In a second day of major bloodshed, two suicide bombers wearing explosive vests blew themselves up at the gates of a Shia Muslim shrine in Baghdad today.
Iraqi police said 60 people were dead. The attack was the deadliest single incident in Iraq since 63 people died in a truck bomb blast in Baghdad on June 17 last year, and came amid growing concerns that a recent drop in violence might turn out to have been just a temporary lull.
At least 125 people were wounded in the apparently coordinated blasts at the Imam Moussa al-Kadhim shrine in the Shi'ite neighbourhood of Kadhimiya, police said. Many of the dead and wounded were Iranian Shi'ite pilgrims.
Police said the attackers approached two different gates to the shrine, which has been a frequent target in the past.
One of the bombers detonated the explosives just inside a courtyard of the shrine, which contains the tombs of two important holy men, or imams.
The blasts on the Muslim holy day followed two suicide bombs on Thursday, one in Baghdad and the other in the northeastern province of Diyala, in which at least 89 people died.
Most of the 57 dead in Diyala were Iranians, who have flocked to Iraq's Shi'ite holy sites in the millions since Sunni Arab dictator Saddam Hussein was ousted in the 2003 invasion.
"The incident (in Iraq) yesterday was a very, very hateful example of those who harm religion in the name of religion," influential Iranian cleric and former president Ali Akbar Rafsanjani told worshippers at Friday prayers.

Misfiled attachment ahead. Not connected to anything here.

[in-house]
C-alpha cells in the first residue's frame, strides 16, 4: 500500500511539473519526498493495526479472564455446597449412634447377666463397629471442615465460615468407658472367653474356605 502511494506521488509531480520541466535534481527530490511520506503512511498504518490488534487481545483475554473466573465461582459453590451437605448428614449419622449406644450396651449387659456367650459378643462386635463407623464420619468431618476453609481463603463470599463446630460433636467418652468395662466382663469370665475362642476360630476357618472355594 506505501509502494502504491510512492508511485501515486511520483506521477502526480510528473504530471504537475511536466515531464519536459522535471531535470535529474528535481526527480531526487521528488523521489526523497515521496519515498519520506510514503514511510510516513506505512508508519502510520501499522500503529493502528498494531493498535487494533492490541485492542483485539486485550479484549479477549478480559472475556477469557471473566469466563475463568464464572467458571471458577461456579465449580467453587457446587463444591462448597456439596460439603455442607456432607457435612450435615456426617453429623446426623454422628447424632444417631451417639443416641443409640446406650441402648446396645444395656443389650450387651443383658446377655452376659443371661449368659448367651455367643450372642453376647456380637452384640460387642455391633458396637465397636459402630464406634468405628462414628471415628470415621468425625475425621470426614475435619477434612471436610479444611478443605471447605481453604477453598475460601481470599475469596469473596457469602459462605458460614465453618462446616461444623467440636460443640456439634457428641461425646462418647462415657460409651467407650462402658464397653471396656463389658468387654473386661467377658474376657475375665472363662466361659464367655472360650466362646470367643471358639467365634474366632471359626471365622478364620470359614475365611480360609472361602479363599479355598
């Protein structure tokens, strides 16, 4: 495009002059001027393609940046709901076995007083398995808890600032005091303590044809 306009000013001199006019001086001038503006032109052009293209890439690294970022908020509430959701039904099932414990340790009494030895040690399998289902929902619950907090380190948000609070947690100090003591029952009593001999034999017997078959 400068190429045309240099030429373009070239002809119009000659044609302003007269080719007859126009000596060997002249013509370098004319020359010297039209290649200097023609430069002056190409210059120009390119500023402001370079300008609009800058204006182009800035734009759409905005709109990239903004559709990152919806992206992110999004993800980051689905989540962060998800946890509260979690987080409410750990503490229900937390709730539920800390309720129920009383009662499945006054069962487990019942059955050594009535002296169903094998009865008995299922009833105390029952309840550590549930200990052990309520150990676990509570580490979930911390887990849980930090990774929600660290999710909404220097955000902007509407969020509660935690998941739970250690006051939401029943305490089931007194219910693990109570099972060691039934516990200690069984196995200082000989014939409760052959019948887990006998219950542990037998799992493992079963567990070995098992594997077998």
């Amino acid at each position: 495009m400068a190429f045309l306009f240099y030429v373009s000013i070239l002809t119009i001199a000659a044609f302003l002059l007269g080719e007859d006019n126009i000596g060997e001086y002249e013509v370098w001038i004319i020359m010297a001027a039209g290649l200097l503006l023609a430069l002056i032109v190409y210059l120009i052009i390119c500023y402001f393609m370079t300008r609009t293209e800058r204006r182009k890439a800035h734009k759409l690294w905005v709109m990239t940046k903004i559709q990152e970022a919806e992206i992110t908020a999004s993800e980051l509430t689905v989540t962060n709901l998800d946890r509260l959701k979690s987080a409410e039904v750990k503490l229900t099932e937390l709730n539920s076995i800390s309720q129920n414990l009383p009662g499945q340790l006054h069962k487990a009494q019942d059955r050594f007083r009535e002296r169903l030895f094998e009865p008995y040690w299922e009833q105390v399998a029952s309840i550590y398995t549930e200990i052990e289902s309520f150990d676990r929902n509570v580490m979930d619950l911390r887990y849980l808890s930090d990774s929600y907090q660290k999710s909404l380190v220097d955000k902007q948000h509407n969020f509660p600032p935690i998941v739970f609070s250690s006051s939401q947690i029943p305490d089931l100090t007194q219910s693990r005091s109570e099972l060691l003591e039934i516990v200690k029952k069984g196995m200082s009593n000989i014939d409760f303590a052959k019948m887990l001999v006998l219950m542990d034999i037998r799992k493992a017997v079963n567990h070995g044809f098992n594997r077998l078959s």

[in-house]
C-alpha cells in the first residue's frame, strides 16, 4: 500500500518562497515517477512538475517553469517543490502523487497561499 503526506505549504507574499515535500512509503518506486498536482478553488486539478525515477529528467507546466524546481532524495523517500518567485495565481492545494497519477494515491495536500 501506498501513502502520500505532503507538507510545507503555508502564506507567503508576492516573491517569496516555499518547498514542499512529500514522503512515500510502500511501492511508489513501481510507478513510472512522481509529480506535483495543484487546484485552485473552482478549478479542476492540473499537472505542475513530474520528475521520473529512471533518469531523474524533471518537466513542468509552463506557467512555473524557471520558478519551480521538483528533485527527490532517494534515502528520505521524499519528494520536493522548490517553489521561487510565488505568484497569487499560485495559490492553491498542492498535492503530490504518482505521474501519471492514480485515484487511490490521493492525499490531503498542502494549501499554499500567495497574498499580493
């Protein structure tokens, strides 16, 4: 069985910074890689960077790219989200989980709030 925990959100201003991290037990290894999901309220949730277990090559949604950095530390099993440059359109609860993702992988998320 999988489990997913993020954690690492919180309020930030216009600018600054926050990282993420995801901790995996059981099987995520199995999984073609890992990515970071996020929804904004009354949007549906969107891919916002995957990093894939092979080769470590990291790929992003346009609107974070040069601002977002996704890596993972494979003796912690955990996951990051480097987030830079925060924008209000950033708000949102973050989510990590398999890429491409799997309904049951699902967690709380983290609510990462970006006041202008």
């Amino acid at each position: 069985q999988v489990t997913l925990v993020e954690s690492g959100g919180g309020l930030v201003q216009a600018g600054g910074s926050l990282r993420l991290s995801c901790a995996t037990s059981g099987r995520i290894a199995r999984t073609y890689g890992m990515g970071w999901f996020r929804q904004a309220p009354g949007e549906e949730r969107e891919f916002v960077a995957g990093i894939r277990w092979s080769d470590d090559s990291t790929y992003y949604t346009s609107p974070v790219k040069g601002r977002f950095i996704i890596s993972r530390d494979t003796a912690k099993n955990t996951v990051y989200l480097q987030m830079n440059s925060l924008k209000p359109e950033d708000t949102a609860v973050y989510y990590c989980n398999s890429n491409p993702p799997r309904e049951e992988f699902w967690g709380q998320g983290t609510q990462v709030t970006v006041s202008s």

"We feel sorry for the Iraqi people because such corrupt groups have penetrated into Iraq. We also criticize America for not having the serious will to preserve Iraq's security," Rafsanjani added.
While violence in Iraq has fallen dramatically over the past year, insurgent groups such as al Qaeda still carry out frequent attacks. Suicide bombings are a hallmark of Sunni Islamist al Qaeda.
The latest attacks coincide with growing fears of a resurgence in violence as US troops prepare to pull out of Iraqi cities in June, ahead of a full US withdrawal by the end of 2011, and amid doubts over the effectiveness of Iraqi forces.
A national election at the end of the year has also heightened apprehensions as political parties and armed groups jostle for dominance of the oil-producing nation.
Analysts say the sectarian divide remains between Shi'ites and Sunnis, which led to tens of thousands being slaughtered, while Kurd-Arab tensions over disputed lands in the north could also provoke renewed conflict.
On Thursday, Iraqi authorities announced the arrest of a leader of an al Qaeda-linked insurgent group. But neither they nor the US military were able to confirm on Friday that the person was Abu Omar al-Baghdadi, the purported head of a group called the Islamic State of Iraq (ISI).
Some experts say they remain unconvinced that Abu Omar al-Baghdadi actually exists, speculating that he is a fictional character invented by al Qaeda in Iraq (AQI).
"Abu Omar al-Baghdadi is, I believe, not a real person, but a title given to an Iraqi who acts as an Iraqi figurehead of ISI/AQI so that they can claim that it is led by Iraqis when, almost certainly, it is led by foreign jihadists," said Terry Kelly, a senior researcher at the Rand Corporation think-tank.
"This is not the first time there have been claims that he has been caught or killed. The previous claims may be true," said Kelly, who served as a policy adviser to the former US ambassador to Iraq, Zalmay Khalilzad.